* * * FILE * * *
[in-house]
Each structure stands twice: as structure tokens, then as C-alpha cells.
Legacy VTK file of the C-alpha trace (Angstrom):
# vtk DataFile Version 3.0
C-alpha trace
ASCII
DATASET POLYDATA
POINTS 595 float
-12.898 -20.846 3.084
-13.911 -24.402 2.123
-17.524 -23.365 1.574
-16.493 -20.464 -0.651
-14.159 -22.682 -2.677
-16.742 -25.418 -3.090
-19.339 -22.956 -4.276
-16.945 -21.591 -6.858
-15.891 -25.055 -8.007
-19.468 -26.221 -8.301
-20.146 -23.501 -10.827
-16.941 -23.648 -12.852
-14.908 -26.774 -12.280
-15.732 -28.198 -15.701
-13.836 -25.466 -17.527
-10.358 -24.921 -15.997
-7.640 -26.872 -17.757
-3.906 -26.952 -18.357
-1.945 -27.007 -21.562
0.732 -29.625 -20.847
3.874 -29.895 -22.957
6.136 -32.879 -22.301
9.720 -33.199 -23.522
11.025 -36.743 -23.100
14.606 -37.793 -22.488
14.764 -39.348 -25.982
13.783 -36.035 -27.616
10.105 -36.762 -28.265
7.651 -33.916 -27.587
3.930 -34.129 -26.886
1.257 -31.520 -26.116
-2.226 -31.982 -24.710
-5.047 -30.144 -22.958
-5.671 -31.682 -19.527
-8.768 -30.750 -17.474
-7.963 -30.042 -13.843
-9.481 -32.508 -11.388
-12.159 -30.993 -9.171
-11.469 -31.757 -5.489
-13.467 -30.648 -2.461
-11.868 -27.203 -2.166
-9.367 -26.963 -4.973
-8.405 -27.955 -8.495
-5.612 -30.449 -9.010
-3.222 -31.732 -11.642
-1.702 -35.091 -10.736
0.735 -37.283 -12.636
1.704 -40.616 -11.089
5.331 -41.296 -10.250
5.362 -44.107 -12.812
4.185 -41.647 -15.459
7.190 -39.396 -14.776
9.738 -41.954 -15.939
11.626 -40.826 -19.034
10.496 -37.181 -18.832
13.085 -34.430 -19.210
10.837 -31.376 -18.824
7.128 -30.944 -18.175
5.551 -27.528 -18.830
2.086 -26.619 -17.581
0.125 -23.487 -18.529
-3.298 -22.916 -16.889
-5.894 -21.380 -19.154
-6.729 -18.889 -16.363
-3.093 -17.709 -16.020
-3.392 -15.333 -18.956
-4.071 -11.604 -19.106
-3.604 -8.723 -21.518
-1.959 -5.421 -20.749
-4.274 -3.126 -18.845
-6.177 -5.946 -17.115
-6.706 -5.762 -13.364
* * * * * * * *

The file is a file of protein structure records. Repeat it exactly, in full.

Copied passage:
[in-house]
Each structure stands twice: as structure tokens, then as C-alpha cells.
Legacy VTK file of the C-alpha trace (Angstrom):
# vtk DataFile Version 3.0
C-alpha trace
ASCII
DATASET POLYDATA
POINTS 595 float
-12.898 -20.846 3.084
-13.911 -24.402 2.123
-17.524 -23.365 1.574
-16.493 -20.464 -0.651
-14.159 -22.682 -2.677
-16.742 -25.418 -3.090
-19.339 -22.956 -4.276
-16.945 -21.591 -6.858
-15.891 -25.055 -8.007
-19.468 -26.221 -8.301
-20.146 -23.501 -10.827
-16.941 -23.648 -12.852
-14.908 -26.774 -12.280
-15.732 -28.198 -15.701
-13.836 -25.466 -17.527
-10.358 -24.921 -15.997
-7.640 -26.872 -17.757
-3.906 -26.952 -18.357
-1.945 -27.007 -21.562
0.732 -29.625 -20.847
3.874 -29.895 -22.957
6.136 -32.879 -22.301
9.720 -33.199 -23.522
11.025 -36.743 -23.100
14.606 -37.793 -22.488
14.764 -39.348 -25.982
13.783 -36.035 -27.616
10.105 -36.762 -28.265
7.651 -33.916 -27.587
3.930 -34.129 -26.886
1.257 -31.520 -26.116
-2.226 -31.982 -24.710
-5.047 -30.144 -22.958
-5.671 -31.682 -19.527
-8.768 -30.750 -17.474
-7.963 -30.042 -13.843
-9.481 -32.508 -11.388
-12.159 -30.993 -9.171
-11.469 -31.757 -5.489
-13.467 -30.648 -2.461
-11.868 -27.203 -2.166
-9.367 -26.963 -4.973
-8.405 -27.955 -8.495
-5.612 -30.449 -9.010
-3.222 -31.732 -11.642
-1.702 -35.091 -10.736
0.735 -37.283 -12.636
1.704 -40.616 -11.089
5.331 -41.296 -10.250
5.362 -44.107 -12.812
4.185 -41.647 -15.459
7.190 -39.396 -14.776
9.738 -41.954 -15.939
11.626 -40.826 -19.034
10.496 -37.181 -18.832
13.085 -34.430 -19.210
10.837 -31.376 -18.824
7.128 -30.944 -18.175
5.551 -27.528 -18.830
2.086 -26.619 -17.581
0.125 -23.487 -18.529
-3.298 -22.916 -16.889
-5.894 -21.380 -19.154
-6.729 -18.889 -16.363
-3.093 -17.709 -16.020
-3.392 -15.333 -18.956
-4.071 -11.604 -19.106
-3.604 -8.723 -21.518
-1.959 -5.421 -20.749
-4.274 -3.126 -18.845
-6.177 -5.946 -17.115
-6.706 -5.762 -13.364